I graduated from The College of William and Mary in 2015 with a BA in Latin and a BS in Neuroscience in my home state of Virginia. My undergraduate years consisted of numerous hours spent in a developmental neuroscience research lab. I found every spare moment taken up with Latin homework and exploring various topics in ancient science. After graduating, I continued my Classics education at W&M by enrolling in the Classics post-baccalaureate program (2016), during which I was also able to study Sanskrit.
My work investigates the globalization of scientific discourse in antiquity with a focus on India, Rome, and Greece in an effort to challenge the Orientalist narrative that rational scientific thought originated in Enlightenment-era Europe and made its way East through colonialism.
My dissertation project specifically studies the development and use of melothesia which is the arrangement (thesis) of the 12 Babylonian zodiac signs on parts (melos) of the human body) in Manilius’ Astronomica (~20-40 CE) and Sphujidhvaja’s Yavana Jātaka trans. “Greek Horoscopy” (2nd-4th cent. CE). My project explores melothesia and cosmic-corporeal connectivity through religious metaphysics, the language of bonds (foedera and bandhus), and medicine (Hippocratic and Ayurvedic.)
My other research projects include a study of the connection between “consciousness” and the “Literary Turn” which occurred between the 5th century BCE, when Hecataeus of Miletus and Herodotus use forms of the verb “grapho” for the very first time to describe their composition process, and the 1st century CE when pseudo-Longinus composed “On the Sublime” and chose selections of the best written works throughout Classical antiquity. It’s in this period that the Classical Romans and Greeks seem willing for the first time to accept the authority written texts as equal to oral tradition which had maintained its dominant position from the Homeric age.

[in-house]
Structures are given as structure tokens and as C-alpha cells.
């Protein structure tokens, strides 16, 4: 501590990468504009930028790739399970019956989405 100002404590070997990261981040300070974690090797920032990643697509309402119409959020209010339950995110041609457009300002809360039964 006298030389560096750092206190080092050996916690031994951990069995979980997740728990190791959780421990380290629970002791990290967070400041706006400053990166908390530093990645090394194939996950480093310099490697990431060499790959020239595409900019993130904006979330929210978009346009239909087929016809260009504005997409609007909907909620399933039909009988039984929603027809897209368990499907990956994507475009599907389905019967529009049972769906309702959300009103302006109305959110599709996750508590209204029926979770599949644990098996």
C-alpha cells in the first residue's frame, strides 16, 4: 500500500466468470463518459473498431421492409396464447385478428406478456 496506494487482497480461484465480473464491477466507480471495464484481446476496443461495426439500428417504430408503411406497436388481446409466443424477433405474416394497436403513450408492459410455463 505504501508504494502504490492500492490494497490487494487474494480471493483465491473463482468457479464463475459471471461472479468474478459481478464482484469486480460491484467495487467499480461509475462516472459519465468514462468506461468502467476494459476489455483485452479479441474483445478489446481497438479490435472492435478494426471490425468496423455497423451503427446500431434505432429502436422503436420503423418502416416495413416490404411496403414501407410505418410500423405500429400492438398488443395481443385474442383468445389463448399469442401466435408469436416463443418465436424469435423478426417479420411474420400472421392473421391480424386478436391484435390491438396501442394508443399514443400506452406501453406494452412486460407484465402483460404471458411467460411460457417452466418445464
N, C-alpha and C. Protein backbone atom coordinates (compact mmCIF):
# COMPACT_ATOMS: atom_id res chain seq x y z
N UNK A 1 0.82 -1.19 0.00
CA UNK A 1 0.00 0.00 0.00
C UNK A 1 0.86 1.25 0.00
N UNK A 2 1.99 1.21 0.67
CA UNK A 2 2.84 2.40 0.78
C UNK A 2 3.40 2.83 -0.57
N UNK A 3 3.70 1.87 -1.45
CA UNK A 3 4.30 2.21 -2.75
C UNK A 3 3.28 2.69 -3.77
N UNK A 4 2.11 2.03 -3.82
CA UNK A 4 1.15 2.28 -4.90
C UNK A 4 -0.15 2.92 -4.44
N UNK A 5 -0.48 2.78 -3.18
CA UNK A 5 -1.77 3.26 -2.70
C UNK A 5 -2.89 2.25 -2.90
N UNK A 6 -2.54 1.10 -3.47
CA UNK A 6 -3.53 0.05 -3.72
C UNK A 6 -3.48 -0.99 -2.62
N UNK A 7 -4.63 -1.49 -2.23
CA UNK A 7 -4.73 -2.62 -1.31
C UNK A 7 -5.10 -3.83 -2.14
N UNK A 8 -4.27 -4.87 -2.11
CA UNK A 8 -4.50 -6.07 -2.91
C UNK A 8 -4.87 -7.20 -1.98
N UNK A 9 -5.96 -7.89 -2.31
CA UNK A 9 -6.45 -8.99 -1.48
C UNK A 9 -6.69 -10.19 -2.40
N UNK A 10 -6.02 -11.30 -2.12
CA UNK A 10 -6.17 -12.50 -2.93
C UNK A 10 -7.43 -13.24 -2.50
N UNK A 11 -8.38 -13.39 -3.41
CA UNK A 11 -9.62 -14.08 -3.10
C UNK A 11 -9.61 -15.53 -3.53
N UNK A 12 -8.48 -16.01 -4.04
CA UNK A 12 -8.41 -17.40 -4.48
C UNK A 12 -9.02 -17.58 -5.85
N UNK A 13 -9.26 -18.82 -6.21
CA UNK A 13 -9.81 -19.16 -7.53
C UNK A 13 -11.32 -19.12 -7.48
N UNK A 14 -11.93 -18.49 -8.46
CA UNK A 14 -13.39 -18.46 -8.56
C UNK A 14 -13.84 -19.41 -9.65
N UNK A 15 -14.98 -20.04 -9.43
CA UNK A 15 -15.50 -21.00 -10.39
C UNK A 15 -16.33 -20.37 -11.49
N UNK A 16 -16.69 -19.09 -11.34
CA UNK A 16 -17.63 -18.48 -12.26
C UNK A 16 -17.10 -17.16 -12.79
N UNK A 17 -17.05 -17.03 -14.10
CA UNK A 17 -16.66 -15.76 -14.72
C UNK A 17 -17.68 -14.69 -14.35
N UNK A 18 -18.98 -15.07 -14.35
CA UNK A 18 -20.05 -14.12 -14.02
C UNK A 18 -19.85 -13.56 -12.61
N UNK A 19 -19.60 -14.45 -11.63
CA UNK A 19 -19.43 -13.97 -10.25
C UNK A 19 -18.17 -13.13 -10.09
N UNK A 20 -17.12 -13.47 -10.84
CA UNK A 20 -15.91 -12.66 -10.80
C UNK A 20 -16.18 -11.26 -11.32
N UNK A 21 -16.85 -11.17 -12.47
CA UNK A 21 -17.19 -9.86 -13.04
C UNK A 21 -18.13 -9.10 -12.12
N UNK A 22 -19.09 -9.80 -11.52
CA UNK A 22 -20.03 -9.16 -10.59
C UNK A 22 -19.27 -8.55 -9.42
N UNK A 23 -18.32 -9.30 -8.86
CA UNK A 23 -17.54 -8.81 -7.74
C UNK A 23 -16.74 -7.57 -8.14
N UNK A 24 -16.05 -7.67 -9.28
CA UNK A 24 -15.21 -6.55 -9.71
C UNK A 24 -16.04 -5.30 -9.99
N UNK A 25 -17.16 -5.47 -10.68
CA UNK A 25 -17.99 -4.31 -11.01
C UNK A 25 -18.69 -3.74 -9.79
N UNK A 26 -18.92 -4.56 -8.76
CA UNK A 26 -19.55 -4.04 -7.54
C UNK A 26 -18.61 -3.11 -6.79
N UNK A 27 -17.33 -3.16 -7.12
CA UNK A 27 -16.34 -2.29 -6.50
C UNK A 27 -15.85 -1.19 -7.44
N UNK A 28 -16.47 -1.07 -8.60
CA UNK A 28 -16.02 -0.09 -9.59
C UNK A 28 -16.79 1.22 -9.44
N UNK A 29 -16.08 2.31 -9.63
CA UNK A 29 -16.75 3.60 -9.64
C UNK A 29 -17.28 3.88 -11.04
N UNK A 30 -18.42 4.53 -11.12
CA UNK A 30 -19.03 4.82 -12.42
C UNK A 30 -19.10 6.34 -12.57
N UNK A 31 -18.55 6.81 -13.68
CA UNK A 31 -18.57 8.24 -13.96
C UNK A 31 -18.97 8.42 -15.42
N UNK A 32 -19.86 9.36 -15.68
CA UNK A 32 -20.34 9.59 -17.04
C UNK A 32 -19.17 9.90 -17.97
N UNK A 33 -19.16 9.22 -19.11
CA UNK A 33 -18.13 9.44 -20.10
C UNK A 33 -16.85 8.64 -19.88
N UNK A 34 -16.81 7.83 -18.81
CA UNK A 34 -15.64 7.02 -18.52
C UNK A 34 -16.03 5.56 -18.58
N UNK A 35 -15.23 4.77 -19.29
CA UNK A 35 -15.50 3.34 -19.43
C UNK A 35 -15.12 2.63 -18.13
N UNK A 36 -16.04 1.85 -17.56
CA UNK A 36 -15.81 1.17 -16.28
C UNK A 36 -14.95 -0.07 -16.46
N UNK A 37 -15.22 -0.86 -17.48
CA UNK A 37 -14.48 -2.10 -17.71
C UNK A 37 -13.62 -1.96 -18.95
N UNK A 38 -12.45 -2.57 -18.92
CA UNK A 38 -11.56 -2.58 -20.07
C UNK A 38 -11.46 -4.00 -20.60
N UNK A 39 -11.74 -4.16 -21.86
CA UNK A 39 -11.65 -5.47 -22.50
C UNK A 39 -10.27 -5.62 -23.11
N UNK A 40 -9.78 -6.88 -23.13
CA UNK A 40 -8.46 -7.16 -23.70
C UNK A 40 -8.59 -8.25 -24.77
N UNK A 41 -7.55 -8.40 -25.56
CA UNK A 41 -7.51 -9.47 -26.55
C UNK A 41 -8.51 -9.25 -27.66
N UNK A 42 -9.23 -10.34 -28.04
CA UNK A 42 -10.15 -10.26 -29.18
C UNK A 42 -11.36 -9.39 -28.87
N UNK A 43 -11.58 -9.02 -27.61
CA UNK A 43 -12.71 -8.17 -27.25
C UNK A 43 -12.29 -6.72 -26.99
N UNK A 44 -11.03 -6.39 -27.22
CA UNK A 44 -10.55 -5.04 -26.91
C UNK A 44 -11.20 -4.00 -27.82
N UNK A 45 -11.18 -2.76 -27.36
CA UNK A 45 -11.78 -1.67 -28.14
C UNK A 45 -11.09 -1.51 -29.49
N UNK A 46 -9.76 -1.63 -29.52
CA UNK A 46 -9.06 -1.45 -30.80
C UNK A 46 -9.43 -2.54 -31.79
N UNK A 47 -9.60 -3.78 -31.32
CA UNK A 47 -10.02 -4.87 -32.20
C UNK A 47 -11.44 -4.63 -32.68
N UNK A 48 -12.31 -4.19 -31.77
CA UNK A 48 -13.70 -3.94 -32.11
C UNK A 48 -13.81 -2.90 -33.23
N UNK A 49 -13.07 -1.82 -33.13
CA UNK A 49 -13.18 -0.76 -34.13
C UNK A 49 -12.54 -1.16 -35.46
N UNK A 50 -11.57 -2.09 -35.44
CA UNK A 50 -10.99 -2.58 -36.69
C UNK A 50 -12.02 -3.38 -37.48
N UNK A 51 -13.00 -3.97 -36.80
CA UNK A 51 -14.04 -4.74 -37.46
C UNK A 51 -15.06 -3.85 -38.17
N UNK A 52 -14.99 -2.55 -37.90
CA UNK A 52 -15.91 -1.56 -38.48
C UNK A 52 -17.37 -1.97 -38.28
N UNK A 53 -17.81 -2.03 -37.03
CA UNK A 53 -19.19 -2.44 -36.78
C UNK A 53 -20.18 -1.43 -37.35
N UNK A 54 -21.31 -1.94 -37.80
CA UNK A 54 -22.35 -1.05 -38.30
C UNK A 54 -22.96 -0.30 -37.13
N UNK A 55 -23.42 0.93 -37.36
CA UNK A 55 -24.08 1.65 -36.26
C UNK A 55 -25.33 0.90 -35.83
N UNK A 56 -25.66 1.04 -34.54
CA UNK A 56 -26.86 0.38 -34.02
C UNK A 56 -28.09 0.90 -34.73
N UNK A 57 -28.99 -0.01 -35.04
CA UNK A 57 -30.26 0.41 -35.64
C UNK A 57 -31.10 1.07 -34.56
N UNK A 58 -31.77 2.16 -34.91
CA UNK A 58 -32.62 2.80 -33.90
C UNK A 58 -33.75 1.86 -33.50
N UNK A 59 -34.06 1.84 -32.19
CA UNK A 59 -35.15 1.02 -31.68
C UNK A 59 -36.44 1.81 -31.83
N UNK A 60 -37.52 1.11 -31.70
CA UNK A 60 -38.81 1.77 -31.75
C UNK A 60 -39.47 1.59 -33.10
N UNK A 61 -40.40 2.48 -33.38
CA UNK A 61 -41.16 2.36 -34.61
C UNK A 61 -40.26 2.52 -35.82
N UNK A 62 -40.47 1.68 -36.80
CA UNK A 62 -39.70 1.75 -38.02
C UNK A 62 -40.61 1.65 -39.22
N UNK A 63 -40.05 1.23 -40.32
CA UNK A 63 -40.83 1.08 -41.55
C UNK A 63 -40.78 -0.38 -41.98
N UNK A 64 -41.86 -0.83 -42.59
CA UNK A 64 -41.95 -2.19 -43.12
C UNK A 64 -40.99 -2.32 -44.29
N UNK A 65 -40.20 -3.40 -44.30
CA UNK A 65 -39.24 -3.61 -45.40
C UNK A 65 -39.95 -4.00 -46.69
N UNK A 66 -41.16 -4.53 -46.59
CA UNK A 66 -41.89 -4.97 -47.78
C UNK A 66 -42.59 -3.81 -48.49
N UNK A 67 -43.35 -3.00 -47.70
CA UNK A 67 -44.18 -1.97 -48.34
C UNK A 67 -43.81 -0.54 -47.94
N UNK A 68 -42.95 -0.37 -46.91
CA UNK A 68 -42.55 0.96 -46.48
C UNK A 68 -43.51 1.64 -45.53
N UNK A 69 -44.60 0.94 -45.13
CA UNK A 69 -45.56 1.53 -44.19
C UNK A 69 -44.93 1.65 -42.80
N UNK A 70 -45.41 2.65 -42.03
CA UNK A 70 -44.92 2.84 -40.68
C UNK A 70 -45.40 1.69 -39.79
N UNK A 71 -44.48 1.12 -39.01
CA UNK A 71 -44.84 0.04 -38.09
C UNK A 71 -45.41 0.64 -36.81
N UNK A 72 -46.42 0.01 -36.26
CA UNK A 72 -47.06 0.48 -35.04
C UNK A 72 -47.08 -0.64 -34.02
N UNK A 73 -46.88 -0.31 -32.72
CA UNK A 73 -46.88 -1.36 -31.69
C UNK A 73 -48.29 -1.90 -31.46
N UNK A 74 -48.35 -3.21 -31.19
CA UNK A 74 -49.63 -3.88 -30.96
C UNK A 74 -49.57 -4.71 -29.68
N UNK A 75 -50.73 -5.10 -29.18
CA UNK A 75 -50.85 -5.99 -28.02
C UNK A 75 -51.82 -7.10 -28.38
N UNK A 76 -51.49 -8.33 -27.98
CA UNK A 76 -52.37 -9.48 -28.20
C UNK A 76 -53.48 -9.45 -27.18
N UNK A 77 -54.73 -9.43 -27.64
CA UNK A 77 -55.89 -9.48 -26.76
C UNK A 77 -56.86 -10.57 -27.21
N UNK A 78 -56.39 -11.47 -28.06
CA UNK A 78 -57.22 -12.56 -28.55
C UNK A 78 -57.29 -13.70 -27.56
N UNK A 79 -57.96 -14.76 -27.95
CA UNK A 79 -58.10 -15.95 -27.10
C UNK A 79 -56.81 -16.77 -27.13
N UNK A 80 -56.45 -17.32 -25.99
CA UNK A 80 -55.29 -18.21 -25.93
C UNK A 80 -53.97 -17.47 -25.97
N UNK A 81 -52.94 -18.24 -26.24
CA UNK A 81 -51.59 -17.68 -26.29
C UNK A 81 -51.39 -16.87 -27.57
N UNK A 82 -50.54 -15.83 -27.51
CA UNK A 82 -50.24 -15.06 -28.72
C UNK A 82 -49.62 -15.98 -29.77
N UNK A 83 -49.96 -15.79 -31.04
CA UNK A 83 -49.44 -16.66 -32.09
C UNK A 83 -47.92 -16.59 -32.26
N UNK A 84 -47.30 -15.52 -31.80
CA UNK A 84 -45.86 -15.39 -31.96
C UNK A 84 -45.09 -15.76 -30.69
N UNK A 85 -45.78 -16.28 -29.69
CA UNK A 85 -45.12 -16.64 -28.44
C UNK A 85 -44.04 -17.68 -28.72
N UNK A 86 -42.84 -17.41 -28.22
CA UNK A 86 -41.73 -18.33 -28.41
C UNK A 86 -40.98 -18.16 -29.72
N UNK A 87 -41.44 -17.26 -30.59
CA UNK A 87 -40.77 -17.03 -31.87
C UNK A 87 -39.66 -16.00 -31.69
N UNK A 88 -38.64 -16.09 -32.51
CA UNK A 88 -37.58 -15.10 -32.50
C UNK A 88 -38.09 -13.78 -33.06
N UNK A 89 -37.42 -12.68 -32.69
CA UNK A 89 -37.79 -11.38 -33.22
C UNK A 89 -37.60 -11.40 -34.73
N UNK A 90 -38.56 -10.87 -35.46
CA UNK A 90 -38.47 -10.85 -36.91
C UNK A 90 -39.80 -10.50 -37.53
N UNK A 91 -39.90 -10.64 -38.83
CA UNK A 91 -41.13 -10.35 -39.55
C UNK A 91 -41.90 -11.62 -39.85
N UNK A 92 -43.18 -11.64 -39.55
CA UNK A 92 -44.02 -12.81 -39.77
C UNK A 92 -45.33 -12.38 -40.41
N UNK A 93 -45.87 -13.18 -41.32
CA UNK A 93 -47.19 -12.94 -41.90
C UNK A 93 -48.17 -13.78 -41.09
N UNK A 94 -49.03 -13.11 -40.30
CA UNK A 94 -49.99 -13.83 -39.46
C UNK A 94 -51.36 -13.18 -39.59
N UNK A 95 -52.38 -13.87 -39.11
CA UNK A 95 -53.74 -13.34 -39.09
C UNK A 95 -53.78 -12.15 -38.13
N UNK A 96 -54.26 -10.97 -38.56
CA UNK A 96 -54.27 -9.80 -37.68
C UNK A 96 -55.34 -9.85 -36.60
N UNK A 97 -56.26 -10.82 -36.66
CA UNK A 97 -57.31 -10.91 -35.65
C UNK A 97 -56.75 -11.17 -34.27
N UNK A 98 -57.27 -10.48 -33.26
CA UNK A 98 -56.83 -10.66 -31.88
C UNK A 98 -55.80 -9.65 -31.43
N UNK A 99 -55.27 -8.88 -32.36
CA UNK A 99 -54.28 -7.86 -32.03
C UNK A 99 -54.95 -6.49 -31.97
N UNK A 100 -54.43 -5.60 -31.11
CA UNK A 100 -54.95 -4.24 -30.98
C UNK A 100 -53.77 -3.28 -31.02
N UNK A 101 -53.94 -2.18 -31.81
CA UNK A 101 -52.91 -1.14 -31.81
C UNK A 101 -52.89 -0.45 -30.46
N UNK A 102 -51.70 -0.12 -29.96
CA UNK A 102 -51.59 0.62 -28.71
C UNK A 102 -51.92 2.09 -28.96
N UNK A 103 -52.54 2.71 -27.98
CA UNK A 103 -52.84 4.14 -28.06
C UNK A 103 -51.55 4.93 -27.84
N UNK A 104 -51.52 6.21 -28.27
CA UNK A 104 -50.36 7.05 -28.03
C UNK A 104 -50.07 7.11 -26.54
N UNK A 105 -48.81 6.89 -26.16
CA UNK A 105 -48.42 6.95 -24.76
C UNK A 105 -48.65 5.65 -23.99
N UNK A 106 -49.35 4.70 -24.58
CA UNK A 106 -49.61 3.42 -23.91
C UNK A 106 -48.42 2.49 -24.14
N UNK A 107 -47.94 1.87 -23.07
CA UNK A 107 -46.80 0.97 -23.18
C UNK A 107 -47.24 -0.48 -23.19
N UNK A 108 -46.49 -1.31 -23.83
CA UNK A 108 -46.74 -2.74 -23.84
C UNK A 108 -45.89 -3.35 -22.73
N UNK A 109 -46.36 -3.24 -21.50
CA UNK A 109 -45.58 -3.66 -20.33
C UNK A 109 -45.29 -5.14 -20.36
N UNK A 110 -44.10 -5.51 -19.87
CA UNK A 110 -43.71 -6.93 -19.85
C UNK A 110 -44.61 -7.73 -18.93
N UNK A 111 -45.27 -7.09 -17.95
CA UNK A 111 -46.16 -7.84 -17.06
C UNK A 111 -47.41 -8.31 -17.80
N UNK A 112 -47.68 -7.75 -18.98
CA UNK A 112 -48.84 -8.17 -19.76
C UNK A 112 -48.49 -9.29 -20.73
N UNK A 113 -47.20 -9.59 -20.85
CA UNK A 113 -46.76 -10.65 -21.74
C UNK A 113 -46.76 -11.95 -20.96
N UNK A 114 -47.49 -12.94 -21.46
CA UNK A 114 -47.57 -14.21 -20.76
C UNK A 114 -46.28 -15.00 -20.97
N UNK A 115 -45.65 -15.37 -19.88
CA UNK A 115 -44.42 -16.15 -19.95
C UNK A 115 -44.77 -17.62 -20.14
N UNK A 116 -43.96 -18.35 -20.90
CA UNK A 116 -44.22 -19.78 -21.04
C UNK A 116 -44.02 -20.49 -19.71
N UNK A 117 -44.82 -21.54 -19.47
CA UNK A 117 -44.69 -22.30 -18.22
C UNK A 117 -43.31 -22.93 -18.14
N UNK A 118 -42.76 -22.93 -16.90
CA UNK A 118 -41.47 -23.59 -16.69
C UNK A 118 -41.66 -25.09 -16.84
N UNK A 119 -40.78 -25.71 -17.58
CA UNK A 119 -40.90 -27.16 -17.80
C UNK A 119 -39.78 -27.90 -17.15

Finally another project studies the role that 18th and 19th century CE Sanskrit philology played in shaping the modern academy, Classical Studies, and South Asian Studies in Europe and America.
You can hear me talk about my work here as part of the NYU Ancient Studies’ Emerging Scholars Series: https://as.nyu.edu/ancientstudies/center-videos/emerging-scholars-videos.html
Aralere, T.S. “The Crossroads of Hellenistic and Sanskrit Science”. Wiley Blackwell Companion to Greek and Roman Science, Medicine, and Technology. Ed. G.L. Irby. (2016)
Murray, J.R., Stanciauskas, M.E., Aralere, T.S., Saha, M.S. “Dissection and Downstream Analysis of Zebra Finch Embryos at Early Stages of Development”. J. Vis. Exp. (2013).